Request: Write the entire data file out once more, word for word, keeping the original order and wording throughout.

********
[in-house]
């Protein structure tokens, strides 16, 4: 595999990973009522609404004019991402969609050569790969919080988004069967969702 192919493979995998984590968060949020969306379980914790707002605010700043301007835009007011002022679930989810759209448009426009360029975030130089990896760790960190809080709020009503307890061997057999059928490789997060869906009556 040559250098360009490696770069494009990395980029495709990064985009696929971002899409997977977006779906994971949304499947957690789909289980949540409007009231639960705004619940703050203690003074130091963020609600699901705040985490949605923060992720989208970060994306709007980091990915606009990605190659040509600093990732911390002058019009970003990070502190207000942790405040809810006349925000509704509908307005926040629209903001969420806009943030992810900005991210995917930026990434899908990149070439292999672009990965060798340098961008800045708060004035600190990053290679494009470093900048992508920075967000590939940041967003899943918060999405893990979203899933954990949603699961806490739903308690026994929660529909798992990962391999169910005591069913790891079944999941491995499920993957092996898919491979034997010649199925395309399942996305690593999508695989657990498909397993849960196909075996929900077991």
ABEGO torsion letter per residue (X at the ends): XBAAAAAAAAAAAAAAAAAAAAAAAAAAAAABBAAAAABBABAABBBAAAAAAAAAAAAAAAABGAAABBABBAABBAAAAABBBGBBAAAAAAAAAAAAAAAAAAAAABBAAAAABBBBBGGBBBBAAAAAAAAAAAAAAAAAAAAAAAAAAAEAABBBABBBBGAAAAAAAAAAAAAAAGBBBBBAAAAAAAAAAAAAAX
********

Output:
[in-house]
């Protein structure tokens, strides 16, 4: 595999990973009522609404004019991402969609050569790969919080988004069967969702 192919493979995998984590968060949020969306379980914790707002605010700043301007835009007011002022679930989810759209448009426009360029975030130089990896760790960190809080709020009503307890061997057999059928490789997060869906009556 040559250098360009490696770069494009990395980029495709990064985009696929971002899409997977977006779906994971949304499947957690789909289980949540409007009231639960705004619940703050203690003074130091963020609600699901705040985490949605923060992720989208970060994306709007980091990915606009990605190659040509600093990732911390002058019009970003990070502190207000942790405040809810006349925000509704509908307005926040629209903001969420806009943030992810900005991210995917930026990434899908990149070439292999672009990965060798340098961008800045708060004035600190990053290679494009470093900048992508920075967000590939940041967003899943918060999405893990979203899933954990949603699961806490739903308690026994929660529909798992990962391999169910005591069913790891079944999941491995499920993957092996898919491979034997010649199925395309399942996305690593999508695989657990498909397993849960196909075996929900077991």
ABEGO torsion letter per residue (X at the ends): XBAAAAAAAAAAAAAAAAAAAAAAAAAAAAABBAAAAABBABAABBBAAAAAAAAAAAAAAAABGAAABBABBAABBAAAAABBBGBBAAAAAAAAAAAAAAAAAAAAABBAAAAABBBBBGGBBBBAAAAAAAAAAAAAAAAAAAAAAAAAAAEAABBBABBBBGAAAAAAAAAAAAAAAGBBBBBAAAAAAAAAAAAAAX